Celtic fans have come under fire after unfurling an anti-royal banner, while fellow Scottish team Rangers defied Europe’s football authorities by playing “God Save The King” before their Champions League matches.
Celtic drew with Shakhtar Donetsk 1-1 but most of the attention surrounding the match came in the stands.
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Broadcaster BT Sport was forced to apologise after the banner, which read ‘F— the Crown’ was broadcast in the Celtic section at Polish Arm Stadium.
“Apologies if anyone has taken offence to anything seen in the early minutes,” commentator Rob MacLean said.
Celtic’s players wore black armbands in the club’s first game since the death of Queen Elizabeth II last week in Scotland at the age of 96.
Meanwhile, Rangers face punishment from the UEFA for playing the national anthem ahead of kick-off in their 3-0 loss to Napoli.
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After a minute’s silence, Rangers players and fans joined together for a brief rendition of the newly worded national anthem.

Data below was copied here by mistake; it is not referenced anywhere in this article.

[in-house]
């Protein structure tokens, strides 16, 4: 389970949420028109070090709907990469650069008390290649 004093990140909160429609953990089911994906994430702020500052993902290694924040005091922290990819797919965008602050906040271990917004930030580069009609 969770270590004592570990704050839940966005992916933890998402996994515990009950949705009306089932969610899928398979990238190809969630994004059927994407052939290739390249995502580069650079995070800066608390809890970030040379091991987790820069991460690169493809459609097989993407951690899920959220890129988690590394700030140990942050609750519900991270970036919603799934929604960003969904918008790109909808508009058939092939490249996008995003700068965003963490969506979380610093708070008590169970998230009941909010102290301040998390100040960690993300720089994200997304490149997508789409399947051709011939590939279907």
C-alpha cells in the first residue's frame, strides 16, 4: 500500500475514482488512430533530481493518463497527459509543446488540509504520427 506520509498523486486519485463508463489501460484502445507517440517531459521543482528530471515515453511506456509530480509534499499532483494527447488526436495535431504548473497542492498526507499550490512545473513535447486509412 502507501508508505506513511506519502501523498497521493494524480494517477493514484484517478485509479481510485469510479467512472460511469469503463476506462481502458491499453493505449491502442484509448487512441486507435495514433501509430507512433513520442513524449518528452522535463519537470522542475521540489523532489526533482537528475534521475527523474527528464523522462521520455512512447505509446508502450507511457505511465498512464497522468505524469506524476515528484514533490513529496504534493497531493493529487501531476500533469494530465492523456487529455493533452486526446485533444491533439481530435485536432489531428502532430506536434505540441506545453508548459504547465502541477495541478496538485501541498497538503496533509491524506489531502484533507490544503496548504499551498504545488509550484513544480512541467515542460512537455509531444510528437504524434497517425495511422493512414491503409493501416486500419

One end of the stadium featured a mosaic of the Union Jack flag with a silhouette of the Queen’s head in the middle of the display.
There was also a banner which read “1926 Her Majesty Queen Elizabeth 2022”. UEFA allowed the period of silence and black armbands to be worn at all matches featuring teams from Britain, but Rangers went one step further.
“Her Majesty Queen Elizabeth II will be honoured this evening at Ibrox with a minute’s silence, a display created by the Union Bears, and a rendition of the Nation Anthem,” Rangers said in a statement posted on Twitter.
Those actions are outside the parameters set by UEFA, raising the possibility of the Glasgow club facing a sanction from European football’s governing body.
Defeat for a 10-man Rangers team was sealed with late goals by Napoli substitutes Giacomo Raspadori in the 85th and Tanguy Ndombele in stoppage time.
Napoli has recorded back-to-back three-goal wins to lead Group A with six points. Rangers is in last place after losing heavily again. Liverpool beat Ajax 2-1 in the group on Tuesday.
While Celtic’s poor run on the road in the Champions League extended to just two wins in 34 away games, yet it had 17 attempts on goal and forced 21-year-old goalkeeper Anatoliy Trubin to make eight saves.
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